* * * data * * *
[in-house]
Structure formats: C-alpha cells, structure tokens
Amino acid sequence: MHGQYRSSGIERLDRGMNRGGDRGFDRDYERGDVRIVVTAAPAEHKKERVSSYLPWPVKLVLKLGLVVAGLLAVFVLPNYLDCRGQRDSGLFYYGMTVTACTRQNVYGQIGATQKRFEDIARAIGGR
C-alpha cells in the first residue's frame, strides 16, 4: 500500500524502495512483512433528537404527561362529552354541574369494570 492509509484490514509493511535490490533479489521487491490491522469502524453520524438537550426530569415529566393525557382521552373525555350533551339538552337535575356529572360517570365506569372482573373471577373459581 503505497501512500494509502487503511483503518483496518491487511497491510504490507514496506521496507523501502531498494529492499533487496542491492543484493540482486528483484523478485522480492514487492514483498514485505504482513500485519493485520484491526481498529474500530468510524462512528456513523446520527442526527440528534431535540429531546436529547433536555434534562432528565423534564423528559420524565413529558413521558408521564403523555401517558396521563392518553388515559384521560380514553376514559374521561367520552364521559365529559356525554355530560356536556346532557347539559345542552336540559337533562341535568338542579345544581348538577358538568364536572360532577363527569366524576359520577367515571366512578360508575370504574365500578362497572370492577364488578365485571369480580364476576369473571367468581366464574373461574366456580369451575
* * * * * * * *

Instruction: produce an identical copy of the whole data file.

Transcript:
[in-house]
Structure formats: C-alpha cells, structure tokens
Amino acid sequence: MHGQYRSSGIERLDRGMNRGGDRGFDRDYERGDVRIVVTAAPAEHKKERVSSYLPWPVKLVLKLGLVVAGLLAVFVLPNYLDCRGQRDSGLFYYGMTVTACTRQNVYGQIGATQKRFEDIARAIGGR
C-alpha cells in the first residue's frame, strides 16, 4: 500500500524502495512483512433528537404527561362529552354541574369494570 492509509484490514509493511535490490533479489521487491490491522469502524453520524438537550426530569415529566393525557382521552373525555350533551339538552337535575356529572360517570365506569372482573373471577373459581 503505497501512500494509502487503511483503518483496518491487511497491510504490507514496506521496507523501502531498494529492499533487496542491492543484493540482486528483484523478485522480492514487492514483498514485505504482513500485519493485520484491526481498529474500530468510524462512528456513523446520527442526527440528534431535540429531546436529547433536555434534562432528565423534564423528559420524565413529558413521558408521564403523555401517558396521563392518553388515559384521560380514553376514559374521561367520552364521559365529559356525554355530560356536556346532557347539559345542552336540559337533562341535568338542579345544581348538577358538568364536572360532577363527569366524576359520577367515571366512578360508575370504574365500578362497572370492577364488578365485571369480580364476576369473571367468581366464574373461574366456580369451575